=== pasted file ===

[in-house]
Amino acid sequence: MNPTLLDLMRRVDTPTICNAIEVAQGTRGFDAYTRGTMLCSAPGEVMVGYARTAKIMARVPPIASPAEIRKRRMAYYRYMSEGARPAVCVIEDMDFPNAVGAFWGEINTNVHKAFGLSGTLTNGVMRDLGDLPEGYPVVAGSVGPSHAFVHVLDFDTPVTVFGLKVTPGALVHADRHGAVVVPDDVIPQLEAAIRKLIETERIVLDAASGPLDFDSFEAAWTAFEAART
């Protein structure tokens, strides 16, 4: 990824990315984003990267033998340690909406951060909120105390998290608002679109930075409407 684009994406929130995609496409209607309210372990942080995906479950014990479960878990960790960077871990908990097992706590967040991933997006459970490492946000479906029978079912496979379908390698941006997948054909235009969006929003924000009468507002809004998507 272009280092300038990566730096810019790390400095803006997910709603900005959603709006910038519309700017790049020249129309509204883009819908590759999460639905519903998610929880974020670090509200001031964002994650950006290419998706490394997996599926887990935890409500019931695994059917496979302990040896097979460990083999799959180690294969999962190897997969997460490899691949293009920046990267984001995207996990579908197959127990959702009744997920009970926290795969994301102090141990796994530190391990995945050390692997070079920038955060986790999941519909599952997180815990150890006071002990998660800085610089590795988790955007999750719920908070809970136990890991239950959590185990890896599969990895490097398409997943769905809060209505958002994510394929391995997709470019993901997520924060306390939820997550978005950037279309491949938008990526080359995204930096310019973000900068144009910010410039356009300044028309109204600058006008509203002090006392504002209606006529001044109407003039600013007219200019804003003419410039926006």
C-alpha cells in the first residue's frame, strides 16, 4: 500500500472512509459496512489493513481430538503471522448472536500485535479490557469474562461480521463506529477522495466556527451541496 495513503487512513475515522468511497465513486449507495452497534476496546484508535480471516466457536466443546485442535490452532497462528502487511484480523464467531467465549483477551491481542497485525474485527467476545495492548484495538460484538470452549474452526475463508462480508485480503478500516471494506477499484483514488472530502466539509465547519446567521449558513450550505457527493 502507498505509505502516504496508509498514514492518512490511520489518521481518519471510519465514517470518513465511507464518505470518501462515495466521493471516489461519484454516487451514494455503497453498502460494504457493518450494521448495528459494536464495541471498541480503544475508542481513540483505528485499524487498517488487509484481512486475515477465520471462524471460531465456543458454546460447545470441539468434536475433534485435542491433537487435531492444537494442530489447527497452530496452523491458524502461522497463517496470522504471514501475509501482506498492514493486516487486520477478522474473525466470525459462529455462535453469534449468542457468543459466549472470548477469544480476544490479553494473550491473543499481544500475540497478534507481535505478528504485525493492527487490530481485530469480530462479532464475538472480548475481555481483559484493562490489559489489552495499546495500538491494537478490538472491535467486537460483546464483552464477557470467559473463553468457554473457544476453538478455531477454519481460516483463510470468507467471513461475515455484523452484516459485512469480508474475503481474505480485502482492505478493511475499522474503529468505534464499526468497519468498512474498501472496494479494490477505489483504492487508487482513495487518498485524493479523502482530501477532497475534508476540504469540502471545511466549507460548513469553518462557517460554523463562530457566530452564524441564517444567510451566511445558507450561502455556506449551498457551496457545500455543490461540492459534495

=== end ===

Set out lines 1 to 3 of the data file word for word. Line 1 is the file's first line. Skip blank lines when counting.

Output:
[in-house]
Amino acid sequence: MNPTLLDLMRRVDTPTICNAIEVAQGTRGFDAYTRGTMLCSAPGEVMVGYARTAKIMARVPPIASPAEIRKRRMAYYRYMSEGARPAVCVIEDMDFPNAVGAFWGEINTNVHKAFGLSGTLTNGVMRDLGDLPEGYPVVAGSVGPSHAFVHVLDFDTPVTVFGLKVTPGALVHADRHGAVVVPDDVIPQLEAAIRKLIETERIVLDAASGPLDFDSFEAAWTAFEAART
């Protein structure tokens, strides 16, 4: 990824990315984003990267033998340690909406951060909120105390998290608002679109930075409407 684009994406929130995609496409209607309210372990942080995906479950014990479960878990960790960077871990908990097992706590967040991933997006459970490492946000479906029978079912496979379908390698941006997948054909235009969006929003924000009468507002809004998507 272009280092300038990566730096810019790390400095803006997910709603900005959603709006910038519309700017790049020249129309509204883009819908590759999460639905519903998610929880974020670090509200001031964002994650950006290419998706490394997996599926887990935890409500019931695994059917496979302990040896097979460990083999799959180690294969999962190897997969997460490899691949293009920046990267984001995207996990579908197959127990959702009744997920009970926290795969994301102090141990796994530190391990995945050390692997070079920038955060986790999941519909599952997180815990150890006071002990998660800085610089590795988790955007999750719920908070809970136990890991239950959590185990890896599969990895490097398409997943769905809060209505958002994510394929391995997709470019993901997520924060306390939820997550978005950037279309491949938008990526080359995204930096310019973000900068144009910010410039356009300044028309109204600058006008509203002090006392504002209606006529001044109407003039600013007219200019804003003419410039926006």